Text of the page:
The cruise industry
loves food. It probably goes without saying, but passengers do as well. A
shipping line’s food offering is often the clincher when it comes to making a decision
between which cruise company you will travel with – especially as passenger
tastes evolve and we crave a more culturally diverse culinary journey.
There’s almost a race
amongst cruise lines to announce the signing of the next celebrity chef. And let’s
face it, because of the reduced-cost on-board dining pricing structure, for many
of us, it could be the only time that we can afford celebrity-chef dining
So who is winning
that race to be the best?
According to Food and Travel Magazine, it’s clearly
Royal Caribbean International.
RCI was voted Best
Cruise Line Overall in the Food and Travel Reader Awards 2015 recently
announced in Mexico. It
is the second consecutive year that the cruise line was honoured by Food and
Travel, a leading tourism and lifestyle magazine that combines adventure,
gastronomy and photography with recipes and insider tips for travellers.
So how is RCI getting
it so right? By offering an amazing array of dining options and giving
passengers a real choice when it comes to dining. The
Dynamic Dining program allows passengers to pick and choose restaurants and
dining times each day and night. It’s that
flexibility that sets RCI apart. Dining
options do change from ship to ship, but here’s a sample of what RCI offers.
When the mega-liner Ovation of the Seas comes to Australia
this year, there will be restaurants by British food sensation Jamie Oliver
(Jamie’s Italian) and James Beard award-winning chef Michael Schwartz whose
Michael's Genuine Pub will be the first American-styled gastropub at sea. “Royal Caribbean shares my approach to food and dining, which is to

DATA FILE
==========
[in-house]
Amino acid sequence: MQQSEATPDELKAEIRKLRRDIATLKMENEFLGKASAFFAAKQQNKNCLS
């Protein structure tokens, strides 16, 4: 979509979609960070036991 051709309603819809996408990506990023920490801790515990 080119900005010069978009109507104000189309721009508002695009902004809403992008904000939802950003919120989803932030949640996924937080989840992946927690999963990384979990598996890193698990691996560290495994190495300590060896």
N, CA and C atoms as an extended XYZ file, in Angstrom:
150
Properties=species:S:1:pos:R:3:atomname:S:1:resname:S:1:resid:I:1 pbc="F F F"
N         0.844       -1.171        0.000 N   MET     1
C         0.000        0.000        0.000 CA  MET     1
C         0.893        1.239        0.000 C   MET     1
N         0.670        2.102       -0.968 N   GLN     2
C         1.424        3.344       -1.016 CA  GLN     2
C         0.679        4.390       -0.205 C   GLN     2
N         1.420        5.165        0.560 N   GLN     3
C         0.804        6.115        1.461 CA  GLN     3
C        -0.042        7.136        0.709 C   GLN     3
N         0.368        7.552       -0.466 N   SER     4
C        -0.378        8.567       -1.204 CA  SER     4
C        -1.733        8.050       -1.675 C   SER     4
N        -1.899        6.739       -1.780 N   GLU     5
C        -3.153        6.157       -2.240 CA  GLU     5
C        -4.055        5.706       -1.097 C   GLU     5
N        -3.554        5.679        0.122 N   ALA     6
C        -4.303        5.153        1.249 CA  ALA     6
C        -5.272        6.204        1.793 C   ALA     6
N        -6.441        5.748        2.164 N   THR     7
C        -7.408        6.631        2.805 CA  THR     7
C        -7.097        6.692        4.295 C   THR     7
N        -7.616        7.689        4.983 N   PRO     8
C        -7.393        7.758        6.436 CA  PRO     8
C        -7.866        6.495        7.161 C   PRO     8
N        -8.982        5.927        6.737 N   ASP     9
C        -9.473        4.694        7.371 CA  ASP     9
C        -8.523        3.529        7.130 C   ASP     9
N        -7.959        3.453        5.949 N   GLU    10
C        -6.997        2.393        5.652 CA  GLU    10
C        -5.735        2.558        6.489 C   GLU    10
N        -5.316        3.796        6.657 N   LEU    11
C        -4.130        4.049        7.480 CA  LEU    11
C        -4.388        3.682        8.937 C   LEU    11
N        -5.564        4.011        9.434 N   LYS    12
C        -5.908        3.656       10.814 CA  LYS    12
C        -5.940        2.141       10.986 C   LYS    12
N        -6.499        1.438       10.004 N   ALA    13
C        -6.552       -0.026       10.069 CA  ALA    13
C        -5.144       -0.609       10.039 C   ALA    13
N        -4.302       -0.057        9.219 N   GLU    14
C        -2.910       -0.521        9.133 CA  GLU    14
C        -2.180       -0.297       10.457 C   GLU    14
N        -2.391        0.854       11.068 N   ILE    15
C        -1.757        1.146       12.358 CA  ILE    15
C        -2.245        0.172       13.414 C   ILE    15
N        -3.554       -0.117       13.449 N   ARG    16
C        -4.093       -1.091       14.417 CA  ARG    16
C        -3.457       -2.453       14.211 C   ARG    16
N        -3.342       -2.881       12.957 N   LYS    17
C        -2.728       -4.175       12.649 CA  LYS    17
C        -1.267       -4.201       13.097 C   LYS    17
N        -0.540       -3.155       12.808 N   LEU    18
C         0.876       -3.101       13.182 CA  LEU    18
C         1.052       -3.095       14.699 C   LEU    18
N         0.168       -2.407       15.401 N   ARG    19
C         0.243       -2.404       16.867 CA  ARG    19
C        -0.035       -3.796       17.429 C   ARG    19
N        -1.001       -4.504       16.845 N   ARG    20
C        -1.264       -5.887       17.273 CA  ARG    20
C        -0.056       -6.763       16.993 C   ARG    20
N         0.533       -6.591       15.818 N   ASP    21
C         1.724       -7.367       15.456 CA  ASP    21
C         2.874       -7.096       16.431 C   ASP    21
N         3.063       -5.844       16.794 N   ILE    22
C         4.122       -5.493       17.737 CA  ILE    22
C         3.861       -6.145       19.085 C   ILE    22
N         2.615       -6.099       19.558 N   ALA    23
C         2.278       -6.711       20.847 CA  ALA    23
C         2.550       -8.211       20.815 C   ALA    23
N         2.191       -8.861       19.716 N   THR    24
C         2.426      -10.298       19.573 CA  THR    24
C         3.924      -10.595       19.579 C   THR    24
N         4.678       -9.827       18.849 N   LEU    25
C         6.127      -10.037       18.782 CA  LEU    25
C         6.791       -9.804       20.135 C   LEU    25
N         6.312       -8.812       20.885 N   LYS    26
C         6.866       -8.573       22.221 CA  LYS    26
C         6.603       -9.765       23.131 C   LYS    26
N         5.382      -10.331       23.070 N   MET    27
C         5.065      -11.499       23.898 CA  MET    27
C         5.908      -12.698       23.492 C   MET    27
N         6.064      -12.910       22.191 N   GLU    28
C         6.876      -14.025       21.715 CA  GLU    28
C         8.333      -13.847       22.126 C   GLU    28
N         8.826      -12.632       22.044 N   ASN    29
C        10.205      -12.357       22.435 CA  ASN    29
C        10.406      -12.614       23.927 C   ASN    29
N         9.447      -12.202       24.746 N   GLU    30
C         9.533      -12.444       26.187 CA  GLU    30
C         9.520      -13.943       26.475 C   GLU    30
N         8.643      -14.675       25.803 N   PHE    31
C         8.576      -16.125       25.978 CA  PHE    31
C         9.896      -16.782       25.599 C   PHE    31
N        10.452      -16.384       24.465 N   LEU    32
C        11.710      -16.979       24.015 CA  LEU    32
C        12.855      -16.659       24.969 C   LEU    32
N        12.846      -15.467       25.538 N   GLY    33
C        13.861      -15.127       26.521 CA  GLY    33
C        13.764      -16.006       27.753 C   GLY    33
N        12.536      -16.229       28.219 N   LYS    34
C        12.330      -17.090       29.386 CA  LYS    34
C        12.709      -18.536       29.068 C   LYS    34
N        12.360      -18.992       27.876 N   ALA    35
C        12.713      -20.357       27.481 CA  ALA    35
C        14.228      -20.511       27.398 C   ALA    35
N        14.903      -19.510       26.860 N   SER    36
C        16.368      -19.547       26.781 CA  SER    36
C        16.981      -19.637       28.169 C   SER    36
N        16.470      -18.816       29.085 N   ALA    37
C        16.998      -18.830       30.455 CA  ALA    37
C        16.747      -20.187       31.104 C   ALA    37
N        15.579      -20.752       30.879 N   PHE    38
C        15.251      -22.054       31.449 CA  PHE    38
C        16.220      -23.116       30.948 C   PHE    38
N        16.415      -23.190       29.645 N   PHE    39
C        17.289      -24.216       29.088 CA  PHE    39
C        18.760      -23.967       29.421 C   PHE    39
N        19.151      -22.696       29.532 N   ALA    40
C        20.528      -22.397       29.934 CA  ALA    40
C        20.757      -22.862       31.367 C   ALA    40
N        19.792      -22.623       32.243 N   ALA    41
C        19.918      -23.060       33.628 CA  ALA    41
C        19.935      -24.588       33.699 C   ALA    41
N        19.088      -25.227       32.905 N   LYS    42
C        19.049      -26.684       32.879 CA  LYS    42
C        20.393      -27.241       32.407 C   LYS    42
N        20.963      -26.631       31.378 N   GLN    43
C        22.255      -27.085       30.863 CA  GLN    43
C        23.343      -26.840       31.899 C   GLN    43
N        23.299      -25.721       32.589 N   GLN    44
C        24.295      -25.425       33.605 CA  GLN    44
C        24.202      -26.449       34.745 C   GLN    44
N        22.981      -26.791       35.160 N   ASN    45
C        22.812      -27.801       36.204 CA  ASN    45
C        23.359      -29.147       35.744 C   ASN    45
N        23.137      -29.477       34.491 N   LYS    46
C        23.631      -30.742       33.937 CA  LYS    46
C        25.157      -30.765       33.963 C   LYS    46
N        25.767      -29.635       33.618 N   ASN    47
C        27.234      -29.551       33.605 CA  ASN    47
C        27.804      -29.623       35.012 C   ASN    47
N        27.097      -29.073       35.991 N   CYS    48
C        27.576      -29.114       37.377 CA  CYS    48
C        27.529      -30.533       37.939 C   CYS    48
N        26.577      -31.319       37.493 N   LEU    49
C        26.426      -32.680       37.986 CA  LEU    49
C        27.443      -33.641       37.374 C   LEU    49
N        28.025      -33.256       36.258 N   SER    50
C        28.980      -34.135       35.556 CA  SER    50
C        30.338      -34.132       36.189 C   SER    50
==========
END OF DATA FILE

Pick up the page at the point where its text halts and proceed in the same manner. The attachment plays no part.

serve simple, fresh ingredients in a warm, inviting ambiance,’’ Oliver said, about
the launch of his on-board restaurant.
Then there’s also Chops Grille, the
company’s signature steak house that has a distinctly New York feel about it.
The menu is very American (pan-roasted jumbo scallops and colossal shrimp
cocktails), the waiters are wonderfully attentive and the wood panelling and
seating gives a Wall Street feel to the experience.
At a Chops Grille, on any RCI ship in the
world, you can order “USDA prime beef raised in Iowa and Nebraska, dry-aged in
a climate-controlled room for nearly four weeks to achieve the pinnacle of flavour,
tenderness, and aroma”. Now that’s pretty impressive.
Australians have had a long affair with
sushi, and Izumi – the traditional Japanese restaurant – serves up an explosion
of authentic Asian flavours with every mouthful. Windjammer, the company’s
dining mainstay, is constantly reinvented on RCI’s new ships and chefs are now
creating meals in an interactive environment. The marketplace style of dining
allows them to serve a truly international style of cuisine ensuring that
diners never tire of the same menu.
In a new fun twist, there’s a dining option
called Wonderland where guests are invited to take a journey down the rabbit
hole and determine what is real and what is invented. The menu is designed
around themes – Sun, Sea, Earth, Dreams, Ice and Fire – and plays with temperature,
textures, portions and flavours to create unexpected, postmodern dishes. It
certainly is the wow-factor dining option on Quantum Class ships.